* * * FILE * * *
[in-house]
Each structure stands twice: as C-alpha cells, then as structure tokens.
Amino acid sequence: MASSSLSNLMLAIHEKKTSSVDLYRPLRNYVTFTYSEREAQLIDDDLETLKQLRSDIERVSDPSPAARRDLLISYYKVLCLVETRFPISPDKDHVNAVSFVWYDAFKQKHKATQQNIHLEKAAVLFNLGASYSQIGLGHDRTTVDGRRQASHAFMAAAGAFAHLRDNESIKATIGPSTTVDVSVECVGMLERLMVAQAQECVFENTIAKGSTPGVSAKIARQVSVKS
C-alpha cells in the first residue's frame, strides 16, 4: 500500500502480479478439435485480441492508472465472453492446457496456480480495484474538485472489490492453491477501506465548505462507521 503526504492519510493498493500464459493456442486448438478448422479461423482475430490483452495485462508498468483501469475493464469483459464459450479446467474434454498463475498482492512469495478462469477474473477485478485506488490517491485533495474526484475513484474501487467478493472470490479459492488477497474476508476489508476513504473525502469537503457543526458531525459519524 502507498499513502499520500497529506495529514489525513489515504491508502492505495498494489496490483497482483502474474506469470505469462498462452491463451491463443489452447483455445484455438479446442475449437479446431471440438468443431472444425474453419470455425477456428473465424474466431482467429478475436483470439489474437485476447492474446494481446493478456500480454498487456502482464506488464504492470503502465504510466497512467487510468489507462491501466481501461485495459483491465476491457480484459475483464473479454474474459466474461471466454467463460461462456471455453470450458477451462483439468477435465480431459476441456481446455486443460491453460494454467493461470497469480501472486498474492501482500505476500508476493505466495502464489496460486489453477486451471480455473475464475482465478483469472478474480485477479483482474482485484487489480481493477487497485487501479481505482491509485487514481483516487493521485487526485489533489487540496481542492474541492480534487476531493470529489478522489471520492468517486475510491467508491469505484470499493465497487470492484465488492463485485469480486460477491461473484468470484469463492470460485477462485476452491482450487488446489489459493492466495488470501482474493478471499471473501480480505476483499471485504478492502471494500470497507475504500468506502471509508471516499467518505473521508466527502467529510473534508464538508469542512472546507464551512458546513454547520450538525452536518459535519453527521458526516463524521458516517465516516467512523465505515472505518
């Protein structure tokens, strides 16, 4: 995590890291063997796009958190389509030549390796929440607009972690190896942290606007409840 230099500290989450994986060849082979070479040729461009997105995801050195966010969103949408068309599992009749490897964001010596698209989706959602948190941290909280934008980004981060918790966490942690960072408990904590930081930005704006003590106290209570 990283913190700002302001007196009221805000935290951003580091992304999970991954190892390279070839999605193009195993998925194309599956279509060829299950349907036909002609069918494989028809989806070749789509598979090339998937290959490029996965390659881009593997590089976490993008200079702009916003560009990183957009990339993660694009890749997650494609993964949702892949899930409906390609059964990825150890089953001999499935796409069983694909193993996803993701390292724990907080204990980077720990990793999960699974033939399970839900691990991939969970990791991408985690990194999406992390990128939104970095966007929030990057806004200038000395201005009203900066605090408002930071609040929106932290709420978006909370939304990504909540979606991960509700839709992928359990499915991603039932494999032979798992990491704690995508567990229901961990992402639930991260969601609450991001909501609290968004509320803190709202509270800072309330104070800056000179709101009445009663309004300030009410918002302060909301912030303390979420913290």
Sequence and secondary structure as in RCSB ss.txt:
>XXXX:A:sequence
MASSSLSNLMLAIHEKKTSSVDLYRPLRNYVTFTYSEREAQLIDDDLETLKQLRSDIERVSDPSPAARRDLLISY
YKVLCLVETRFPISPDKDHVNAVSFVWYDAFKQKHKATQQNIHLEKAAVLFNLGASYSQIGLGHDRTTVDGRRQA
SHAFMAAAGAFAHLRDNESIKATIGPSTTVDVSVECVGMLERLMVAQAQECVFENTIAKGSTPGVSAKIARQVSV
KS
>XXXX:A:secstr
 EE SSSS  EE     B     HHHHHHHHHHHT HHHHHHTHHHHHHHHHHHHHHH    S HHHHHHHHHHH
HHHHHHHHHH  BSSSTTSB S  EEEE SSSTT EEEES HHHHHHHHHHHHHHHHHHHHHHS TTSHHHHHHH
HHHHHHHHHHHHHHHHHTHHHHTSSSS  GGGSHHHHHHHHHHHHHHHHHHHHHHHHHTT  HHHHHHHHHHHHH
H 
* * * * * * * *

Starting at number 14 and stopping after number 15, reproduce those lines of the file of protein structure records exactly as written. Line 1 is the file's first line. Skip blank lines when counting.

HHHHHHHHHH  BSSSTTSB S  EEEE SSSTT EEEES HHHHHHHHHHHHHHHHHHHHHHS TTSHHHHHHH
HHHHHHHHHHHHHHHHHTHHHHTSSSS  GGGSHHHHHHHHHHHHHHHHHHHHHHHHHTT  HHHHHHHHHHHHH